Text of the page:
John Shimp, CFP©, CRPC©, CFS©, CDFA™, APMA, CLTC is a Private Wealth Advisor and Managing Partner with RidgePoint Financial Partners™, a private wealth advisory practice of Ameriprise Financial Services, Inc. in Langhorne and Limerick, PA. He offers fee-based financial planning and asset management strategies and has been in practice for over 15 years.
Even people who are financially secure can fall into money traps that put their future at risk, or miss out on opportunities to further strengthen their financial position. Here are several common mistakes made by financially accomplished people — along with a few tips to counteract them.
Overspending. You’ve worked hard to get where you are. Don’t abandon the budgeting strategies that helped you come this far. Give your discretionary fund a boost if you must, but continue to keep an eye on what you spend each month. You can easily fall behind in your financial goals by consistently overspending in small amounts, which add up to large sums over time.
Not having an emergency fund. If you earn a healthy sum each month and have money set aside in investments, you may not think you need other savings. However, having a workplace plan (like a 401(k) or 403(b) plan) or an IRA is not an emergency fund. Withdrawing funds earmarked for retirement prematurely can incur costly tax penalties, and make you lose out on potential future earnings. Instead, store away three- to-six months’ worth of income in liquid savings to provide a cushion in the event of job loss, natural disaster, illness or another unexpected event.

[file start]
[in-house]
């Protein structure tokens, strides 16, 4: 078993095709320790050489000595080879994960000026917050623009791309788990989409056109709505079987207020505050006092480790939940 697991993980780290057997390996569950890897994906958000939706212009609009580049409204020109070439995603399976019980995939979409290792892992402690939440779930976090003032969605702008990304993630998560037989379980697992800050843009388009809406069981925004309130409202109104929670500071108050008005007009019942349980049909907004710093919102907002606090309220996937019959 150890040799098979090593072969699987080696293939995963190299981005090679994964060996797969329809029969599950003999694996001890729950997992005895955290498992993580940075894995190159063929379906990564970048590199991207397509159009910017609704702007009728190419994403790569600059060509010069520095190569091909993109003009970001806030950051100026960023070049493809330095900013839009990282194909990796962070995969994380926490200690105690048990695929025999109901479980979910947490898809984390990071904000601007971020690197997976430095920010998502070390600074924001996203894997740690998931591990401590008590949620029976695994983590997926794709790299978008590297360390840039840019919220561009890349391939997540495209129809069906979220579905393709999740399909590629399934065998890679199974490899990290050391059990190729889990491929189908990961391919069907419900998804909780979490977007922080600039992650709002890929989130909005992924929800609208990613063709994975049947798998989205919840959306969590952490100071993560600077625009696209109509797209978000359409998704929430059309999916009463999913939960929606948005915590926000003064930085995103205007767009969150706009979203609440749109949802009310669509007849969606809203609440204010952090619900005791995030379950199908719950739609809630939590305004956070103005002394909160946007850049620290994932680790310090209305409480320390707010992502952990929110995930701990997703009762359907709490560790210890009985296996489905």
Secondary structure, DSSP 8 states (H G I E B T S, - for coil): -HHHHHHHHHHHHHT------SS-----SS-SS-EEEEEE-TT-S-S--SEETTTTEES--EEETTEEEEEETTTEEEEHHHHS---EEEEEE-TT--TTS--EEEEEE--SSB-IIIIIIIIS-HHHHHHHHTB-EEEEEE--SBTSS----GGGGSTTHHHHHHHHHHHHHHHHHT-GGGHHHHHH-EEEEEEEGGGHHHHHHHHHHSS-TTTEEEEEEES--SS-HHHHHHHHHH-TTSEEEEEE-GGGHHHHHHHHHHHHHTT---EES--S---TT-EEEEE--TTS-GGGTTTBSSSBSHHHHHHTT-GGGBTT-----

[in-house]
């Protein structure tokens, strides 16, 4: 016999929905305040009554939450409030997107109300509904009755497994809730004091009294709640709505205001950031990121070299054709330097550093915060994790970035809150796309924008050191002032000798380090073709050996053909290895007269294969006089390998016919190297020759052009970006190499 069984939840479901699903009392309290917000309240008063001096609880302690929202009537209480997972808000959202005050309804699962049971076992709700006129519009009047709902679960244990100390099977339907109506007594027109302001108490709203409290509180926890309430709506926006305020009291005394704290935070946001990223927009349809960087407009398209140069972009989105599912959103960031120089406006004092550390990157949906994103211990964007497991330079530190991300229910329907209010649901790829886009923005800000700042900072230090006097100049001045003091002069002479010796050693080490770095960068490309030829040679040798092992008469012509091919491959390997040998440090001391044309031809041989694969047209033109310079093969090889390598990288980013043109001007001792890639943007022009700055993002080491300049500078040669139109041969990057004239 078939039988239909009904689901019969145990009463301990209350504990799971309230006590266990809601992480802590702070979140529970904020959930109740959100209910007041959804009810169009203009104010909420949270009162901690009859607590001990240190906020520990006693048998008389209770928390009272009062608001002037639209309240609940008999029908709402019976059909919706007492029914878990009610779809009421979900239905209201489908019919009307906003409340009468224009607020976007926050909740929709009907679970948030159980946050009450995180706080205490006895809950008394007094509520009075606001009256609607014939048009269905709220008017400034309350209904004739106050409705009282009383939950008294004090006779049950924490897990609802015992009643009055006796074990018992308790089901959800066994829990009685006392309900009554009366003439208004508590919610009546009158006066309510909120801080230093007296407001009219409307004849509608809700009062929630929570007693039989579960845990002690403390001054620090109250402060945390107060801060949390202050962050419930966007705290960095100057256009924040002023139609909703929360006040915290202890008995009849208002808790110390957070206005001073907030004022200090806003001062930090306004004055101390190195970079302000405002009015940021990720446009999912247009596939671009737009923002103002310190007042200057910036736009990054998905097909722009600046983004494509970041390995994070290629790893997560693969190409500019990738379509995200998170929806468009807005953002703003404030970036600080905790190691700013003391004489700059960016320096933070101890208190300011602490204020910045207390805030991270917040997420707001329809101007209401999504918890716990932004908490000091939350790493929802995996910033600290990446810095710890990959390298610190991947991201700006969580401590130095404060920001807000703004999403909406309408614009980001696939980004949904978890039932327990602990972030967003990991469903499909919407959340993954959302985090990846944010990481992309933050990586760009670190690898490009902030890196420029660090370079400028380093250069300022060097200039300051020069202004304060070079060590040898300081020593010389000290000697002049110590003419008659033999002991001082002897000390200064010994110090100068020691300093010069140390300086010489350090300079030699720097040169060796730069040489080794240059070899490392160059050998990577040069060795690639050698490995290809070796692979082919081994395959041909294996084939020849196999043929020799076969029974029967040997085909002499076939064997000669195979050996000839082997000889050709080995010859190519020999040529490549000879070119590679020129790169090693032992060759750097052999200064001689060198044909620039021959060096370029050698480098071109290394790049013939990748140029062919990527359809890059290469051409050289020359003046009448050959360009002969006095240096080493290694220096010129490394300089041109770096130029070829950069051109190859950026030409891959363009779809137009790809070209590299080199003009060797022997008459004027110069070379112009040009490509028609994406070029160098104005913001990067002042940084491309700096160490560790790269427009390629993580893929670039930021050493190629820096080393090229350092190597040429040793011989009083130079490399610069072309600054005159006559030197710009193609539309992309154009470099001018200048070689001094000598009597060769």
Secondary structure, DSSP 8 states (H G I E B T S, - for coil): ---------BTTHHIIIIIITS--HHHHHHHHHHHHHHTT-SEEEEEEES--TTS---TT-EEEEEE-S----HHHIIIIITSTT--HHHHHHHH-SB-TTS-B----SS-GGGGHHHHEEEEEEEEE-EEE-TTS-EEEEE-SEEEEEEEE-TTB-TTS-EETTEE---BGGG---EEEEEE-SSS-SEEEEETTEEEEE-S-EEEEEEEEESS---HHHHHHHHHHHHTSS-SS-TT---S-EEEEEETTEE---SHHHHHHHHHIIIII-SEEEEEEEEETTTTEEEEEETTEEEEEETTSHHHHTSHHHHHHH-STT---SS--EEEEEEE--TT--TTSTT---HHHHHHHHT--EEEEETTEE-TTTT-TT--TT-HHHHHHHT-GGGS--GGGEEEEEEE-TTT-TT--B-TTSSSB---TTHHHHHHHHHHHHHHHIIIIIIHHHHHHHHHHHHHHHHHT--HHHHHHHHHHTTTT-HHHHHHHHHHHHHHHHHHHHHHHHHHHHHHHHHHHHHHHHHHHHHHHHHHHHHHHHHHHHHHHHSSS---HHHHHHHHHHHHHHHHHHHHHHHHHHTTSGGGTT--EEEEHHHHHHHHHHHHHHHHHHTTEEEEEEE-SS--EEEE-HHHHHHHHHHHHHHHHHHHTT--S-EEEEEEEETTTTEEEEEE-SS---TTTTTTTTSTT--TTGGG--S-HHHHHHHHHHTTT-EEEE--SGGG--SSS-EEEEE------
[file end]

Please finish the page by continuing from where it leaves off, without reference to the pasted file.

Prioritizing saving for college over retirement. As the cost of a four-year degree in the U.S. continues to rise, it may be tempting to put your child’s tuition ahead of your own future. Yet, boosting your retirement savings should take priority. Your child has an array of options to finance college tuition, including job earnings, merit-based scholarships, and various loan options. When you retire, you simply won’t have access to these external sources of funding if your retirement savings come up short. If you are on track with your retirement savings and want to set aside funds for your budding student, be strategic and diligent about creating a plan to achieve both goals.
Being underinsured. Take a critical look at what you own. How easily could you replace those items if an unexpected event occurs? Standard policies may not cover as much as you think, especially if you’ve recently upgraded your home or added to your art collection. Check in with your insurance agent and upgrade your coverage as needed. If you live in an area prone to severe weather, you may be able to add a rider for flood or storm damage. Bump up your life insurance if it makes sense and review your potential need for disability income and long-term care coverage.
Failing to diversify. You heard it a million times growing up — don’t put all your eggs in one basket. If your money is tied up in your home, or if your investments are over- or under-weighted in one sector of the market, you may be on risky ground. Work with your financial advisor to evaluate your level of diversification within the context of your goals. Annual or more frequent reviews are recommended to help ensure a productive portfolio that’s within your tolerance for risk.